[Some] Concepts of Life and the Living in the Societies of Control

September 21, 2011

Lazzarato discusses Deleuze and Foucault’s readings of societal structures, arguing that we have collectively shifted from a disciplinary society to one of control.

Beginning with a Foucaultian analysis of the factory model, which Hegel/Marx summarised as a dialectical form of exploitation (essentially based on the master-slave relationship), the author suggests that contemporary capitalist society has become more complex and has surpassed such a binary. Indeed, today we see a particular ‘multiplicity’ of events, beyond the (once argued) spiritual and/or capital contributors of capitalism. Lazzarato:

Power relations are virtual, unstable, non-localisable, non-stratified potentialities … the actualisation of these differential relations and singularities by institutions (state, capital, etc) that stabilise them, stratify them, and make them non-reversible, is simultaneously an integration (capture) and a differentiation

This may be a valid statement: no person in power is infinitely powerful. Every power-holder oneday becomes powerless. I think it is safe to conclude one day that person will die, too. Then they will have no power (beyond the power of the memory of that person). If we are to conclude anything from this statement, perhaps it is simply a reminder of the ephemerality of power and of powerful beings.

The author concludes the essay by arguing that (our perception of) society has become increasingly complex, indicated by the concept of ‘multiplicity’ and faux- (linguistic) complexity theories.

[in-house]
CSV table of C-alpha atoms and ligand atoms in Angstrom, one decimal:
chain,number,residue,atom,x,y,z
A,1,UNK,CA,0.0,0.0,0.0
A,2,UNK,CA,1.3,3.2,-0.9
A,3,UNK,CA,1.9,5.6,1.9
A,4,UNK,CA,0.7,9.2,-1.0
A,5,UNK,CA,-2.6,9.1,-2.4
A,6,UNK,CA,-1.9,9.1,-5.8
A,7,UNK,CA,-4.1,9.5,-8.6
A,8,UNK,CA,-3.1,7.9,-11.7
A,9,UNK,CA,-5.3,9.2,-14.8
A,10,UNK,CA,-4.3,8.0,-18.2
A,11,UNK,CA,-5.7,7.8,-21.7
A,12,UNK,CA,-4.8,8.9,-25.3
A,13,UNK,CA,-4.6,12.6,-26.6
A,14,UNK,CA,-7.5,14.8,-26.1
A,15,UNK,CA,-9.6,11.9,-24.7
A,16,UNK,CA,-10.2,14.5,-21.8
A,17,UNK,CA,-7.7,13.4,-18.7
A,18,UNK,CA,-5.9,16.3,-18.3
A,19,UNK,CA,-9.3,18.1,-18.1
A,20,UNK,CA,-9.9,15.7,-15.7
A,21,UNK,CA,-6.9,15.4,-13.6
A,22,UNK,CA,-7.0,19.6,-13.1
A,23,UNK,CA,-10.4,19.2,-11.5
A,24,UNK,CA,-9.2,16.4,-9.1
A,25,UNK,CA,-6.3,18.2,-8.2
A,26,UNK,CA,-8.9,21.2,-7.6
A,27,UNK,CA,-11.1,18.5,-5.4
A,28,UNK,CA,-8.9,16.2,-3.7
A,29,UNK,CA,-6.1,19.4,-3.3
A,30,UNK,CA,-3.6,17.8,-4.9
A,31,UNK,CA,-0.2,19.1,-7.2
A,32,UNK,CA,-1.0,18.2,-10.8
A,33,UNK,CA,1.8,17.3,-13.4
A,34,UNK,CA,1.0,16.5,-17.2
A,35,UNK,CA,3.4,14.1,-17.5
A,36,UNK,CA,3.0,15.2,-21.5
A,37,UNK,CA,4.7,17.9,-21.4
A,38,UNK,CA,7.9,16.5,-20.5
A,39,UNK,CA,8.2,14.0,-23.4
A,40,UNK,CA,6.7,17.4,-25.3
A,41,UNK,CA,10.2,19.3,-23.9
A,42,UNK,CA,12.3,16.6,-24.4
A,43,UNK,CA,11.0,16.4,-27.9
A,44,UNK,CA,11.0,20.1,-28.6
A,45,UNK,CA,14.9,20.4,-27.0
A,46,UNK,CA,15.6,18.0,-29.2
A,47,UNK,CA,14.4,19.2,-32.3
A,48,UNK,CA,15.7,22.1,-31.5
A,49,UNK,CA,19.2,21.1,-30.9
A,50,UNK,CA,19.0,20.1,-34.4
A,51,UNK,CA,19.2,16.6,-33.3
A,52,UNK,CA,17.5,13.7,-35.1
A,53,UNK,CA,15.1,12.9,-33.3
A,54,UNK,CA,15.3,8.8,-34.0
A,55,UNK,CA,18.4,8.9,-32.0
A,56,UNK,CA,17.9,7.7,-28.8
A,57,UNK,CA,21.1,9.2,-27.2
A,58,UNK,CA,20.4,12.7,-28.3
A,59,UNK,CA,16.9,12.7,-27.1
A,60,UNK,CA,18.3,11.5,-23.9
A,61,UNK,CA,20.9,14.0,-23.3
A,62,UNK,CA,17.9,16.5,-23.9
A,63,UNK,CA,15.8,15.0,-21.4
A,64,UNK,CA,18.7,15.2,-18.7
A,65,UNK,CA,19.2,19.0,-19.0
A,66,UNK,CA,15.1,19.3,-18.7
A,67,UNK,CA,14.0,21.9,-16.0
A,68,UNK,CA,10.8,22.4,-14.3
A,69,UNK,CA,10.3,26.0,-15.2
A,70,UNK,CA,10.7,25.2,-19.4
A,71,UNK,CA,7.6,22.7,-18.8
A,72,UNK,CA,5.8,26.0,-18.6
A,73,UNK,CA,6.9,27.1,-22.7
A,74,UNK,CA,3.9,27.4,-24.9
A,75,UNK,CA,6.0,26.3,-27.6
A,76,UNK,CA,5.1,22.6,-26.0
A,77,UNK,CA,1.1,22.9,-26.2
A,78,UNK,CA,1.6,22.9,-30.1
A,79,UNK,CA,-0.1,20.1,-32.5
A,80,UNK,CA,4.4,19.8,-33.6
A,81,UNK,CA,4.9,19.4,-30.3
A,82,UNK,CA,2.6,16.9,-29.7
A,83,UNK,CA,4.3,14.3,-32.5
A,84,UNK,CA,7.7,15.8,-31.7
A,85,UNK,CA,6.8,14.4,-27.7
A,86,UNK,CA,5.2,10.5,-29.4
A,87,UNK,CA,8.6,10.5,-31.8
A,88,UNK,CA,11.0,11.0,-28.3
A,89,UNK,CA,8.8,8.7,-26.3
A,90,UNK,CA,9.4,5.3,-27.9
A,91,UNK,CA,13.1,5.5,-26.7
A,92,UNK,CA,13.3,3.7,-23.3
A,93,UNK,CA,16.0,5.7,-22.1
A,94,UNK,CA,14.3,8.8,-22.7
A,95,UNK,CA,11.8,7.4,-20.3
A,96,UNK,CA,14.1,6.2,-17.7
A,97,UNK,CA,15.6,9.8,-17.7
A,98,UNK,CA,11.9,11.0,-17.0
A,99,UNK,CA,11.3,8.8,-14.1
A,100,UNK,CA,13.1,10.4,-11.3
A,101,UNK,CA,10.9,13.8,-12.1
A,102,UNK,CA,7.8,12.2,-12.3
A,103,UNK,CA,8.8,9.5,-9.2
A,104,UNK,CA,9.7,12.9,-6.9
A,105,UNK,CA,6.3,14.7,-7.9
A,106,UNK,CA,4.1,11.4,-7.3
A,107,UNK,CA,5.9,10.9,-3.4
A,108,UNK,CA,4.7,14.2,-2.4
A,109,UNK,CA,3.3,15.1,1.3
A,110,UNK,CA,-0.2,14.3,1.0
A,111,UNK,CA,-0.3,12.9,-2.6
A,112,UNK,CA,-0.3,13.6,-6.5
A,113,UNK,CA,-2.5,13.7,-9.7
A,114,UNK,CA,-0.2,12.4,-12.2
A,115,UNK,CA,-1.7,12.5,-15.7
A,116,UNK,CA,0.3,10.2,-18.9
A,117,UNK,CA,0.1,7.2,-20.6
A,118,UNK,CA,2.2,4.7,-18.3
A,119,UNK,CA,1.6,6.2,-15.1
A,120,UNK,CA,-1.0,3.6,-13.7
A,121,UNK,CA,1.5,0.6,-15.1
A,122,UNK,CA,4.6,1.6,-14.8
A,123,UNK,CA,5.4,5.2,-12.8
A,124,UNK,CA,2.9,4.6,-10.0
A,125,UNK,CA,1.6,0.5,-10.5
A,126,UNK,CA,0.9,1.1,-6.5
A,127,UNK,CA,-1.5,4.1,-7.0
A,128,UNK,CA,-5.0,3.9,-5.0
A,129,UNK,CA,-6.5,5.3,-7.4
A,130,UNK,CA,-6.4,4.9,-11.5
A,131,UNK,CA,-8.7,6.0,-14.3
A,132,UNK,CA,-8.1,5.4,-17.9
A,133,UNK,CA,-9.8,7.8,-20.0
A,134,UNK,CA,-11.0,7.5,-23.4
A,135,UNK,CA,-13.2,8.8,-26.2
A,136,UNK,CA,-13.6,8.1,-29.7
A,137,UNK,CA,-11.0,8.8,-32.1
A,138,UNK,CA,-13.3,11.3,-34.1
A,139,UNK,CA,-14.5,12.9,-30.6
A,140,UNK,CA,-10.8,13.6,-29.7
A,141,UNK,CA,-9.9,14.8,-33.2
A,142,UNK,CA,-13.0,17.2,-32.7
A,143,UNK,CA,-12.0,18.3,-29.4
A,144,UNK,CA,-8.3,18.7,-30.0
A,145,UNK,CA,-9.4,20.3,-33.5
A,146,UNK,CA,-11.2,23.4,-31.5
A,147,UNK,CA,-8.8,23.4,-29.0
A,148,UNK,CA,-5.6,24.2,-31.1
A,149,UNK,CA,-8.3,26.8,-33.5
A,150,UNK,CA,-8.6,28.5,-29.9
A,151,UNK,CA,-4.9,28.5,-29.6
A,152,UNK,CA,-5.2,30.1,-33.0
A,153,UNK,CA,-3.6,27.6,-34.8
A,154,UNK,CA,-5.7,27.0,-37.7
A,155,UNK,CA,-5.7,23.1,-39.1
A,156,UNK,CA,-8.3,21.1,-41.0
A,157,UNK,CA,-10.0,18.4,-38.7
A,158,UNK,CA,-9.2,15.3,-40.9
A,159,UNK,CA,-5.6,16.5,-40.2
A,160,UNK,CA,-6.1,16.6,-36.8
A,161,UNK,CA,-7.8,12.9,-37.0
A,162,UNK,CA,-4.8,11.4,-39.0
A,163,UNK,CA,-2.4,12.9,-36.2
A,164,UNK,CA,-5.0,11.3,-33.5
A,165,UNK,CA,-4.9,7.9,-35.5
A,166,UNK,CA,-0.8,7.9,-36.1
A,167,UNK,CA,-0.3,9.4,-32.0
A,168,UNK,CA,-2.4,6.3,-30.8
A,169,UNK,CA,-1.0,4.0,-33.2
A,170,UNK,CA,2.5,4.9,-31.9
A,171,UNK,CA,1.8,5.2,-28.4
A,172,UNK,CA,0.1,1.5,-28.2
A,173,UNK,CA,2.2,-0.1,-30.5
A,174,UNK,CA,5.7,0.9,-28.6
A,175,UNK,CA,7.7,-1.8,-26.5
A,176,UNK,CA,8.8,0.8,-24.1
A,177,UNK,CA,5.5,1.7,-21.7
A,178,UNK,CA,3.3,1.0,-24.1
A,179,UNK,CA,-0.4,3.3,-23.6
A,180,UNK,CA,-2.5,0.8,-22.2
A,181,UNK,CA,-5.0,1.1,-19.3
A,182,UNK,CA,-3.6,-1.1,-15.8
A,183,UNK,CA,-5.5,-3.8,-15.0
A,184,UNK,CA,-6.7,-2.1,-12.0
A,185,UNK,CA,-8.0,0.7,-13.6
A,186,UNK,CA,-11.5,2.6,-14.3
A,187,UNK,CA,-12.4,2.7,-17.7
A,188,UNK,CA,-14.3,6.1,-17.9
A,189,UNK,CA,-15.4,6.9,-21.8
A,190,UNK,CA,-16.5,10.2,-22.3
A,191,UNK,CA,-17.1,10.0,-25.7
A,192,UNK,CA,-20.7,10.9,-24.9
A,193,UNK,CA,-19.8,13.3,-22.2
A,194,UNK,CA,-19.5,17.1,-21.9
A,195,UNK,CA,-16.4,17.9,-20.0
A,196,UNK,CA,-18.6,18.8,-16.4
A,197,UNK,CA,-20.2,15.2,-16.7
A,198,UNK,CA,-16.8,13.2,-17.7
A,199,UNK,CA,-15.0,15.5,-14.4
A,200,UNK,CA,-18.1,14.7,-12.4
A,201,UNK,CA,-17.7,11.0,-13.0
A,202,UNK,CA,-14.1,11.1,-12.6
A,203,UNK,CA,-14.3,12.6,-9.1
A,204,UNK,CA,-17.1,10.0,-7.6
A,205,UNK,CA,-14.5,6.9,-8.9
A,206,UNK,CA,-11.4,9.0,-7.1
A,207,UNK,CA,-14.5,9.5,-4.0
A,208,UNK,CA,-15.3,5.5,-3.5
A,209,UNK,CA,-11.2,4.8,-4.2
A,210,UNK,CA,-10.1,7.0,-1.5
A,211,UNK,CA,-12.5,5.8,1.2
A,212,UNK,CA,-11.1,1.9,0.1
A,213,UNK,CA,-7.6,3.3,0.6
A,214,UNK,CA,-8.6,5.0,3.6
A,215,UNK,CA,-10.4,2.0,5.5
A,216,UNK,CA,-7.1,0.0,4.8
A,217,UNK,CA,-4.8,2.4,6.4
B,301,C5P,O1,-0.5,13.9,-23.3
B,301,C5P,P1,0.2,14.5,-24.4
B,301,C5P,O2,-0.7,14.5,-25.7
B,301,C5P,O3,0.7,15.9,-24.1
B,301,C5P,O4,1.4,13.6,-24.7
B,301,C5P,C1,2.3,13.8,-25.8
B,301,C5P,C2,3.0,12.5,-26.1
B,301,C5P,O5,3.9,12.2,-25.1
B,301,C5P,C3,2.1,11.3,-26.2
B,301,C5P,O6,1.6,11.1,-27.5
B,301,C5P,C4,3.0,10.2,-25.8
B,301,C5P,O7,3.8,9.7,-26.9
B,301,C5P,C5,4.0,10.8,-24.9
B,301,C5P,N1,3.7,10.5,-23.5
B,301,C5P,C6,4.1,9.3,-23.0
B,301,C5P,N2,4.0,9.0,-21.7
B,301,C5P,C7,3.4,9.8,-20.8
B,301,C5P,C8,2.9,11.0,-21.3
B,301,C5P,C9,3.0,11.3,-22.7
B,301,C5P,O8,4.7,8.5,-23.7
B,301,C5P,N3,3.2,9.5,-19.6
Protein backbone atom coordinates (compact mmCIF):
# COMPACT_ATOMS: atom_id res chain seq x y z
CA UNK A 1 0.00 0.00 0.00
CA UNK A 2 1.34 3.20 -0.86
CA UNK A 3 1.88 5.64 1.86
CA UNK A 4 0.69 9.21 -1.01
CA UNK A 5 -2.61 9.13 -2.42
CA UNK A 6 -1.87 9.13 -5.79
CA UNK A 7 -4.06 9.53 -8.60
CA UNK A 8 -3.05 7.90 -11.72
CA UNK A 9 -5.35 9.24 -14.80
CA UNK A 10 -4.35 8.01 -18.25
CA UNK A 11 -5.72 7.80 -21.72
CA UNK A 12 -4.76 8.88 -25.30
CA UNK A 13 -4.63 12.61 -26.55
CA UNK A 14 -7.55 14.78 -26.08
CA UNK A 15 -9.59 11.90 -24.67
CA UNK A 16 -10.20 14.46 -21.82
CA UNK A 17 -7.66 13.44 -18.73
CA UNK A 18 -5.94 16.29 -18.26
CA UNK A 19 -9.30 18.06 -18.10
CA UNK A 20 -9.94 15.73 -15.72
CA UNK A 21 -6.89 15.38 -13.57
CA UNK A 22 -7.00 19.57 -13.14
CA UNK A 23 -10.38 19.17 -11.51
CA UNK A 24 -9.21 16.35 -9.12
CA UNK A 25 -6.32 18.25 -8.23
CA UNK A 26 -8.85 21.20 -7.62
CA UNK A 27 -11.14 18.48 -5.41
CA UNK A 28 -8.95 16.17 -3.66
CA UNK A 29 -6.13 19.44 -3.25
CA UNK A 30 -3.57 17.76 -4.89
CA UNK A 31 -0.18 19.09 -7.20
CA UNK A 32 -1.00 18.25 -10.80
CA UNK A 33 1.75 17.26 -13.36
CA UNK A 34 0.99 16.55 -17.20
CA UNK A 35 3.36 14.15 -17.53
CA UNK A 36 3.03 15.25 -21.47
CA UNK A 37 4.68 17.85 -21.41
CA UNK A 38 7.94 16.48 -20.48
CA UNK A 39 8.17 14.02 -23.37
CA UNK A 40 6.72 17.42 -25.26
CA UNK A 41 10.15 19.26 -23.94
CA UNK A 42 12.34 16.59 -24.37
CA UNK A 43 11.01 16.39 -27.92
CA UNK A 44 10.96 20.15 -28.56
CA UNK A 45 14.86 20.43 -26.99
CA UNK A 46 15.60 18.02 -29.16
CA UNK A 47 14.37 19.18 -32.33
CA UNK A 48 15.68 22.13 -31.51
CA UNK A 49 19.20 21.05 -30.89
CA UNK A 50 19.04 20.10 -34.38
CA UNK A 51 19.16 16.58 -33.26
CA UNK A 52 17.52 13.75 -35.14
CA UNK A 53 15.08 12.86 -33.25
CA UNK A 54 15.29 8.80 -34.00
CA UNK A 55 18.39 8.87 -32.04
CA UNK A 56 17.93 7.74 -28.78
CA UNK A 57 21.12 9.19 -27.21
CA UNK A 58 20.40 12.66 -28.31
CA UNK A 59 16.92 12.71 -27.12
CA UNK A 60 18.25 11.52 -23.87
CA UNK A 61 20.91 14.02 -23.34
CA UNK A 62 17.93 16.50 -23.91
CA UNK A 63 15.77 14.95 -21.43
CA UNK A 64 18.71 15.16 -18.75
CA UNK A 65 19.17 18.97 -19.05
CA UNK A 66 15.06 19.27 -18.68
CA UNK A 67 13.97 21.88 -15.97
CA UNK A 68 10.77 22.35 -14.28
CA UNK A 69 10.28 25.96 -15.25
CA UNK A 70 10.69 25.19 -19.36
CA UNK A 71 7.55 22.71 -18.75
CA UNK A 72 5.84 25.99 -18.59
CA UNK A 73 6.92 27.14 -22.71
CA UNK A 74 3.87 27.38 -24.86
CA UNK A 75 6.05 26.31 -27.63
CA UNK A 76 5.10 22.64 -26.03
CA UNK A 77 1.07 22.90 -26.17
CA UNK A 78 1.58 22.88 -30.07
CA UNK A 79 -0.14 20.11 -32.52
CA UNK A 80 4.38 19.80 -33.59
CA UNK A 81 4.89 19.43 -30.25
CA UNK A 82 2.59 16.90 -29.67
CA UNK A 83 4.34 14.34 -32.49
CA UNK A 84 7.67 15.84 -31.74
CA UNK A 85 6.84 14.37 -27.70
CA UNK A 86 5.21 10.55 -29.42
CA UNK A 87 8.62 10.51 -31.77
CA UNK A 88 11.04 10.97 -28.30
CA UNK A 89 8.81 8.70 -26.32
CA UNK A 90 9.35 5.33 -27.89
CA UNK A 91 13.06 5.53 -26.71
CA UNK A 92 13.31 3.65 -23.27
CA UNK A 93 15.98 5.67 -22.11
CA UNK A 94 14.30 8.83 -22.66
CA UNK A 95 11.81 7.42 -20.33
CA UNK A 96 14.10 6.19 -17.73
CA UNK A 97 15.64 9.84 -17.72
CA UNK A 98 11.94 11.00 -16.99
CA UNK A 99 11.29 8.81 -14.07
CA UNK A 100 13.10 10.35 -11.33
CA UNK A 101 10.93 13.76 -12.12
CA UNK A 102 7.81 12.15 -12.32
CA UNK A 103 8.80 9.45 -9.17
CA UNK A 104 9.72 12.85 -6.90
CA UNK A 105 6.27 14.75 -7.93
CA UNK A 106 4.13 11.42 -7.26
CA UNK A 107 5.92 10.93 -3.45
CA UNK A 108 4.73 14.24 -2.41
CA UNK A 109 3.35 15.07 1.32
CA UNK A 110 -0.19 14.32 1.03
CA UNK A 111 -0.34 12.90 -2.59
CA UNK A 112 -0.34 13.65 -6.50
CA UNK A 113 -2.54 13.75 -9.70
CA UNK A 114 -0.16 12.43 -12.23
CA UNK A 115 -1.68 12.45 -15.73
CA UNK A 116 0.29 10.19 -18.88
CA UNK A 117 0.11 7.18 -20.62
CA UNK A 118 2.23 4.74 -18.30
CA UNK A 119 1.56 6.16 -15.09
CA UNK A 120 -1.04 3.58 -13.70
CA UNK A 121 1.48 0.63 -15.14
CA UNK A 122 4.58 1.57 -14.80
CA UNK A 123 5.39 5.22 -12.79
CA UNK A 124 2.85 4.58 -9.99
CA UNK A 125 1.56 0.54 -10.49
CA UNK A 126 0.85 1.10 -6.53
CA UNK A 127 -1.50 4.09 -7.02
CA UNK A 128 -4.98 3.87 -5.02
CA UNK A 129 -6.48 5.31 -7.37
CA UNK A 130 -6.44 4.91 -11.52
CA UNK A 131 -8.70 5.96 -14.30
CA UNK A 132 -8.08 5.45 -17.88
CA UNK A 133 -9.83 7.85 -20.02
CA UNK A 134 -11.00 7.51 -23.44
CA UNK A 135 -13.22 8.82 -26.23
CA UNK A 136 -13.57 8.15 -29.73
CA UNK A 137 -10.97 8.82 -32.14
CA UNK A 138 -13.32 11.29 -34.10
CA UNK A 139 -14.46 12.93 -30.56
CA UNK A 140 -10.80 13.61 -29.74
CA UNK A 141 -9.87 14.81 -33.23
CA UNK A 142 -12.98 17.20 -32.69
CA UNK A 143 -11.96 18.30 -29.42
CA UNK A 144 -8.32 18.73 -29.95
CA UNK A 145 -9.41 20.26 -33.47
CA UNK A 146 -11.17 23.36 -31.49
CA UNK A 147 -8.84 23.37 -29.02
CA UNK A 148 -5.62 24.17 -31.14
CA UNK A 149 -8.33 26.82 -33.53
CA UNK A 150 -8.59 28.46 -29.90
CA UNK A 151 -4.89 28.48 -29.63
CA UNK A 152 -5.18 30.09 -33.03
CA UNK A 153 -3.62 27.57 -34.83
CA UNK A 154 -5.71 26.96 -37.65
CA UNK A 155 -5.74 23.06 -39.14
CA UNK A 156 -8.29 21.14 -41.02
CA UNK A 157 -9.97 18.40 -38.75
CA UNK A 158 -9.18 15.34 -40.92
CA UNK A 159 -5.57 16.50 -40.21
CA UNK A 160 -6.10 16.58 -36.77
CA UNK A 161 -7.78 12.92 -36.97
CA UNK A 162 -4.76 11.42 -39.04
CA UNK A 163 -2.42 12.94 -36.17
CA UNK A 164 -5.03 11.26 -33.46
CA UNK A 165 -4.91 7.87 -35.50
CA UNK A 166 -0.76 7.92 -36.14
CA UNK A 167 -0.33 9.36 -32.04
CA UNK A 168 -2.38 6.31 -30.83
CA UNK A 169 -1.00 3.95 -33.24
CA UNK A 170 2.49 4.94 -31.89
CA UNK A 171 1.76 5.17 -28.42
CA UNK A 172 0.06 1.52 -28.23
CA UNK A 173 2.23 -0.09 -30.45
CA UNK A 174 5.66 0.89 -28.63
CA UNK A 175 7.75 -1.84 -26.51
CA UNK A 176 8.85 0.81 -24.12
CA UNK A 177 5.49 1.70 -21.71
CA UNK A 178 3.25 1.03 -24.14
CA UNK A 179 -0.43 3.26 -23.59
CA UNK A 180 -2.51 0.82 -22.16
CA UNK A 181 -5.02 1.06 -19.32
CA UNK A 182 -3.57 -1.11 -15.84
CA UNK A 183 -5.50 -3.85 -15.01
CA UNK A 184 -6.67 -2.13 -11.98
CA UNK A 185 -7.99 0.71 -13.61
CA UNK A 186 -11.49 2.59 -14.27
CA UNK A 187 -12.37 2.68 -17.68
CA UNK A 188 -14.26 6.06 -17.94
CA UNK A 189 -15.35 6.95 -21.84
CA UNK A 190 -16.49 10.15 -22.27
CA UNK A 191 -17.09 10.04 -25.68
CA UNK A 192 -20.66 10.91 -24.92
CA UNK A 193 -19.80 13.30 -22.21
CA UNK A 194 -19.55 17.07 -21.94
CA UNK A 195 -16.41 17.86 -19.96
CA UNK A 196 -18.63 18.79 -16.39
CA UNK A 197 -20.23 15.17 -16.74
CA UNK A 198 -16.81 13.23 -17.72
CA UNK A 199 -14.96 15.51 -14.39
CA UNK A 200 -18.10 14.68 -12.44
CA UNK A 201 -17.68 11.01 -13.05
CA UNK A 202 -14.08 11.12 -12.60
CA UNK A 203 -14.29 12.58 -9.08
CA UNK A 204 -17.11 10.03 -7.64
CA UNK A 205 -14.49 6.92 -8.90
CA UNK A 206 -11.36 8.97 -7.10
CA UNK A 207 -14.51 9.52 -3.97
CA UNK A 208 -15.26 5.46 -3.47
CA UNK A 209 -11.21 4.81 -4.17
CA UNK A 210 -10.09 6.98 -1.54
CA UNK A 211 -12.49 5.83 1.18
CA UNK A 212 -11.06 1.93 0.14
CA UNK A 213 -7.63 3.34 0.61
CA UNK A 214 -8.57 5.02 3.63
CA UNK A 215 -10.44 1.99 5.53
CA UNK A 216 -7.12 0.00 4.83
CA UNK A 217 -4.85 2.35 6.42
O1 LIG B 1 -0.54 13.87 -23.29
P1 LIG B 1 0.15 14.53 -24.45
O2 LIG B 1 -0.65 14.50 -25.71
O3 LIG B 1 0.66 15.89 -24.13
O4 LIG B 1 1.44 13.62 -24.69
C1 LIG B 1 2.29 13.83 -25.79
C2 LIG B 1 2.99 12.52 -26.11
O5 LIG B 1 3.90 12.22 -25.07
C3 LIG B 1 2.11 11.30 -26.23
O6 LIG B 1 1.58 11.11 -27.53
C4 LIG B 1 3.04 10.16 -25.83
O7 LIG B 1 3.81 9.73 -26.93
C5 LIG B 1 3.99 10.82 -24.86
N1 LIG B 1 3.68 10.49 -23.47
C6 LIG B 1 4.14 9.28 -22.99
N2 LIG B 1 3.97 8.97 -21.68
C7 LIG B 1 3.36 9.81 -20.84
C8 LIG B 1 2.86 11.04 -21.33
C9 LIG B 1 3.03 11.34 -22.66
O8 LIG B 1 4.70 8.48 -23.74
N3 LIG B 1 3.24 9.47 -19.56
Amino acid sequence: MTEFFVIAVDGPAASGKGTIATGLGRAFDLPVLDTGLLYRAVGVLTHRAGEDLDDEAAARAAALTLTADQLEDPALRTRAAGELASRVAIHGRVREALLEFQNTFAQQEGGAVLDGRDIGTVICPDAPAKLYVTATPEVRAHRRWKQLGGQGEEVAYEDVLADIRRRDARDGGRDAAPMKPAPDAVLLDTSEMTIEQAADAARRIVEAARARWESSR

This is not a particularly good summary of the article, although I don’t believe it deserves one. I have so many issues with the article’s content and the overly convoluted language that I wonder whether this author has any intention of producing rigorous educational communication that extends beyond pure propaganda. Arguing that all identifiable states of society are oppressive is both naïve and nihilistic, and I think it is important that we remind ourselves that the reality(/ies) we have inherited are by and large constructs of earlier societies who aimed to create a better future for us. That we should choose to sulk about this, and what’s more disguise such apathy and lack of humanity within a scramble of torturously elaborate language makes me seriously wonder what the value of such writing is (or maybe it’s a precedent of what-not-to-do?). Yes, I believe a basic human instinct of ours is an intrinsic desire to reconstruct our world, perhaps as a kind of interpretation of our reality, and no I don’t believe we like to feel repressed – but surely thousands of years of history, art, architecture, literature, human spirit, has taught us that no matter how seemingly-restrictive our world, the ingenuity of the human mind means we are always capable of finding an escape.

DB

One Response to “[Some] Concepts of Life and the Living in the Societies of Control”

  1. nicnacbr Says:

    Perhaps you need to not judge the language so readily. As a an architect you would have your own language that may seem impenitrable from a non-specialist POV. If you are going to write on philosophy then learn the semantics of the particular area. Then critique.


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